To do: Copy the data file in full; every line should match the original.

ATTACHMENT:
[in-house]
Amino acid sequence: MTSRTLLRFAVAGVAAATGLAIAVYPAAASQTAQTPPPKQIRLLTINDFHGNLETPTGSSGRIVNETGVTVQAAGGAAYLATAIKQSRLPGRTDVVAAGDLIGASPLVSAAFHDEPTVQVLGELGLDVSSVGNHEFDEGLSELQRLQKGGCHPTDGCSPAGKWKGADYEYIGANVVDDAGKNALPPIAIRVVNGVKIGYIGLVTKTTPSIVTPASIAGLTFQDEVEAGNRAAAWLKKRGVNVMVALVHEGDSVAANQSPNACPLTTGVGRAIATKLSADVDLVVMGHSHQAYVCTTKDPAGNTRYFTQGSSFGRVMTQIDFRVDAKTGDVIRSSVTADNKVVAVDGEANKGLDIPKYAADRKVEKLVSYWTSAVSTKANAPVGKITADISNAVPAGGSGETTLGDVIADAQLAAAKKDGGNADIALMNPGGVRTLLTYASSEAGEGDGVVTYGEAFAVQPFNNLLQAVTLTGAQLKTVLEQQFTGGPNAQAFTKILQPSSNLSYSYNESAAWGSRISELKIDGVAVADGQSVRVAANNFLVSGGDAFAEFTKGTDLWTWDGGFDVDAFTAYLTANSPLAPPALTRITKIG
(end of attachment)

[in-house]
Amino acid sequence: MTSRTLLRFAVAGVAAATGLAIAVYPAAASQTAQTPPPKQIRLLTINDFHGNLETPTGSSGRIVNETGVTVQAAGGAAYLATAIKQSRLPGRTDVVAAGDLIGASPLVSAAFHDEPTVQVLGELGLDVSSVGNHEFDEGLSELQRLQKGGCHPTDGCSPAGKWKGADYEYIGANVVDDAGKNALPPIAIRVVNGVKIGYIGLVTKTTPSIVTPASIAGLTFQDEVEAGNRAAAWLKKRGVNVMVALVHEGDSVAANQSPNACPLTTGVGRAIATKLSADVDLVVMGHSHQAYVCTTKDPAGNTRYFTQGSSFGRVMTQIDFRVDAKTGDVIRSSVTADNKVVAVDGEANKGLDIPKYAADRKVEKLVSYWTSAVSTKANAPVGKITADISNAVPAGGSGETTLGDVIADAQLAAAKKDGGNADIALMNPGGVRTLLTYASSEAGEGDGVVTYGEAFAVQPFNNLLQAVTLTGAQLKTVLEQQFTGGPNAQAFTKILQPSSNLSYSYNESAAWGSRISELKIDGVAVADGQSVRVAANNFLVSGGDAFAEFTKGTDLWTWDGGFDVDAFTAYLTANSPLAPPALTRITKIG